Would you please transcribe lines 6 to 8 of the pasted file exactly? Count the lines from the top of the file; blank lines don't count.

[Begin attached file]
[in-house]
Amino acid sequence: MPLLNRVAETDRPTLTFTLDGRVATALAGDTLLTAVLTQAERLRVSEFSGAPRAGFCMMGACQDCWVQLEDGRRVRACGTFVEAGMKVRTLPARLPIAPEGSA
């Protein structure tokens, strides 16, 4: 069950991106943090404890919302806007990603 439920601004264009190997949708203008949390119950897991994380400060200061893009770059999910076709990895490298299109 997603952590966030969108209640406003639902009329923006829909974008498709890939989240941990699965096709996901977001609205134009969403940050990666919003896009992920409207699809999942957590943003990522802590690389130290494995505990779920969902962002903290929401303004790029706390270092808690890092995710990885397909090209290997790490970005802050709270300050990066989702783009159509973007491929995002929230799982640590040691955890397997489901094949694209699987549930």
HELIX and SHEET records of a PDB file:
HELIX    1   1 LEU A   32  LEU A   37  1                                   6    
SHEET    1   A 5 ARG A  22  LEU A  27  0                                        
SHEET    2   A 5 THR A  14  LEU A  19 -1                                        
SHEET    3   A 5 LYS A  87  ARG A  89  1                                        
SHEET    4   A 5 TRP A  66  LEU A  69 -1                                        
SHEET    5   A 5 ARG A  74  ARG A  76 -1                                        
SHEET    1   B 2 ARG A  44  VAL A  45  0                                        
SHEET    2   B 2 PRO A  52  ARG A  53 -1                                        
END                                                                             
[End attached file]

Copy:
SHEET    1   A 5 ARG A  22  LEU A  27  0                                        
SHEET    2   A 5 THR A  14  LEU A  19 -1                                        
SHEET    3   A 5 LYS A  87  ARG A  89  1                                        